Bear in mind that in some cases the combination of these services provides functions and automation levels that have not been covered in this blog post. For example, an issue tracker system may automatically associated issues/bugs with parts of the code as retrieved automatically by the versioning system. Or you may extend the design/solution or an explanation of a problem using a link to an issue that targets your wiki!

Build Server (Continuous Integration)

One of the simplest and accurate descriptions on the definition of continuous integration is given by Martin Fowler:

“Continuous Integration is a software development practice where members of a team integrate their work frequently, usually each person integrates at least daily – leading to multiple integrations per day. Each integration is verified by an automated build (including test) to detect integration errors as quickly as possible”

Simple as that. A builder & integration server is a software service (usually a web application hosted on an app server) that will offer functionality like – automatic and regular builds of the code saved in the repository, run tests or other quality plugins and produce reports daily regarding the ‘health’ of the code. Team members will be able to monitor and get notifications about exceptional cases of errors in each aspect of the integration life cycle for example, build errors, number of tests failing after a specific update, quality metrics after analyzing the code. Wikipedia has a quite decent article on the subject.

There are some basic concerns around selecting a continuous integration /build server.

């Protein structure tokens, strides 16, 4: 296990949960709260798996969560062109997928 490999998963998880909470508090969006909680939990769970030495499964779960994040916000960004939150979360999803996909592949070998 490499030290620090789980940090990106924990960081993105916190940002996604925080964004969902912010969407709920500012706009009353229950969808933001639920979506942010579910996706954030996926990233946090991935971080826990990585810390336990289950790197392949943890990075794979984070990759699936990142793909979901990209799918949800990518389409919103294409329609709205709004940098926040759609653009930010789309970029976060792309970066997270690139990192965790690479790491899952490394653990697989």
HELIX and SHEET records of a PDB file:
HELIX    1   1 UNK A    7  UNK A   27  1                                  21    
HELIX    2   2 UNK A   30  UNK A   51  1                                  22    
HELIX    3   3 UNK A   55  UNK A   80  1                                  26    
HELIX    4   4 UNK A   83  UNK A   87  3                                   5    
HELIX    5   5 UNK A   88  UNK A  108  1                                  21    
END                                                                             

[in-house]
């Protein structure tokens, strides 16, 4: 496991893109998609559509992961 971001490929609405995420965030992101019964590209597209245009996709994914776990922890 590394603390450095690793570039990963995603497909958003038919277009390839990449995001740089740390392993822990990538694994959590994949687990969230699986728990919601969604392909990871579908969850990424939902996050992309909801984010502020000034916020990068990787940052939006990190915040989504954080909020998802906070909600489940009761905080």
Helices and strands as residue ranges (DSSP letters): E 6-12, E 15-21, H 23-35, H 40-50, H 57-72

(Type-$$) Which one of them? We are lucky enough (yet again) to point that there is a variety of potential solutions both commercial and open source. When it comes to open source you will see services like Hudson / Jenkins / CruiseControl / Continuum. I have worked with most of them in different companies and I would say that all of them keep their promise on providing basic functionality. You will need to examine the different features / release and update cycles of the technology / and integration with other systems – in order to make your choice. When it comes to commercial packages there is a again a large set of available solutions- some of them would be TeamCity / Bamboo etc. You will find lots of blog posts around the net listing potential solutions for example this one.

(Backup) As already elaborated many times. After installing the service and using it, we should be aware that we need to setup a backup strategy and procedure, usually assigning this task to any of our administrators.

(People) An integration server is a component that works for the team, the main thing you want to ensure is that it works properly and that people around the software development life cycle pay attention to its work results (notifications, reports and monitoring facilities). Integrating continuous integration into your software development process you make a step towards being proactive on ensuring software quality. It is something that the management should evaluate carefully.

Testing (tools and practices)

Testing is one of the most important activities during software development. Eventually many people (even today) consider it as waste of resources and time. There are several things that we can do in order to easy our pain on these things + change our attitude towards this important (quality wise) activity.